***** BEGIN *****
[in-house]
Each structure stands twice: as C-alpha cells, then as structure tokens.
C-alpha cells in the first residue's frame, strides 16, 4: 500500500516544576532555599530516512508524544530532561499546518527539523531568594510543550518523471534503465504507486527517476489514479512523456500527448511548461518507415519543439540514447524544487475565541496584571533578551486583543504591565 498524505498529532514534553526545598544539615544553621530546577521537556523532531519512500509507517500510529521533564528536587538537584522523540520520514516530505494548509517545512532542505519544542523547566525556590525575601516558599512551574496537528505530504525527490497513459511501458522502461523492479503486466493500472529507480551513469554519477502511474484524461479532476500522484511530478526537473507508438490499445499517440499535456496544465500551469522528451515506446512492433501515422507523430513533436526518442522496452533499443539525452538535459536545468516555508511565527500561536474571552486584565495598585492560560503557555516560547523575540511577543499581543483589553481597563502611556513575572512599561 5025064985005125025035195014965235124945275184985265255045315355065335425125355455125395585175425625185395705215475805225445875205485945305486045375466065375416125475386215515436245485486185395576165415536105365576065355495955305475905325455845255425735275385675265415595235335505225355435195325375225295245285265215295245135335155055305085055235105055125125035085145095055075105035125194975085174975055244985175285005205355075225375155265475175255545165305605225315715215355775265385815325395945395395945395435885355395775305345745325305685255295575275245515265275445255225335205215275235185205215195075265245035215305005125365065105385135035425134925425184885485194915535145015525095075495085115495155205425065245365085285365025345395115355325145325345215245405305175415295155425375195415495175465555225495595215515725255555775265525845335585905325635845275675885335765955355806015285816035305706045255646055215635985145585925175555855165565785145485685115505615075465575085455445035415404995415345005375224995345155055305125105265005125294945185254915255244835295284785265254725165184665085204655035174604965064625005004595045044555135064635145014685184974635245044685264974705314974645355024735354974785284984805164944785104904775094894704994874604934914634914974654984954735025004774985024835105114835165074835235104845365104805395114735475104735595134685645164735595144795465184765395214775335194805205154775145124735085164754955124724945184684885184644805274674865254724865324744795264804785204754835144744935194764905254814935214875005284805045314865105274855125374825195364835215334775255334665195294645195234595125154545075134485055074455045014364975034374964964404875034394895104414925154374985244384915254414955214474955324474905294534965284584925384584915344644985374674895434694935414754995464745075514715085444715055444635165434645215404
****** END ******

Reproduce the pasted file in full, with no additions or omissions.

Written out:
[in-house]
Each structure stands twice: as C-alpha cells, then as structure tokens.
C-alpha cells in the first residue's frame, strides 16, 4: 500500500516544576532555599530516512508524544530532561499546518527539523531568594510543550518523471534503465504507486527517476489514479512523456500527448511548461518507415519543439540514447524544487475565541496584571533578551486583543504591565 498524505498529532514534553526545598544539615544553621530546577521537556523532531519512500509507517500510529521533564528536587538537584522523540520520514516530505494548509517545512532542505519544542523547566525556590525575601516558599512551574496537528505530504525527490497513459511501458522502461523492479503486466493500472529507480551513469554519477502511474484524461479532476500522484511530478526537473507508438490499445499517440499535456496544465500551469522528451515506446512492433501515422507523430513533436526518442522496452533499443539525452538535459536545468516555508511565527500561536474571552486584565495598585492560560503557555516560547523575540511577543499581543483589553481597563502611556513575572512599561 5025064985005125025035195014965235124945275184985265255045315355065335425125355455125395585175425625185395705215475805225445875205485945305486045375466065375416125475386215515436245485486185395576165415536105365576065355495955305475905325455845255425735275385675265415595235335505225355435195325375225295245285265215295245135335155055305085055235105055125125035085145095055075105035125194975085174975055244985175285005205355075225375155265475175255545165305605225315715215355775265385815325395945395395945395435885355395775305345745325305685255295575275245515265275445255225335205215275235185205215195075265245035215305005125365065105385135035425134925425184885485194915535145015525095075495085115495155205425065245365085285365025345395115355325145325345215245405305175415295155425375195415495175465555225495595215515725255555775265525845335585905325635845275675885335765955355806015285816035305706045255646055215635985145585925175555855165565785145485685115505615075465575085455445035415404995415345005375224995345155055305125105265005125294945185254915255244835295284785265254725165184665085204655035174604965064625005004595045044555135064635145014685184974635245044685264974705314974645355024735354974785284984805164944785104904775094894704994874604934914634914974654984954735025004774985024835105114835165074835235104845365104805395114735475104735595134685645164735595144795465184765395214775335194805205154775145124735085164754955124724945184684885184644805274674865254724865324744795264804785204754835144744935194764905254814935214875005284805045314865105274855125374825195364835215334775255334665195294645195234595125154545075134485055074455045014364975034374964964404875034394895104414925154374985244384915254414955214474955324474905294534965284584925384584915344644985374674895434694935414754995464745075514715085444715055444635165434645215404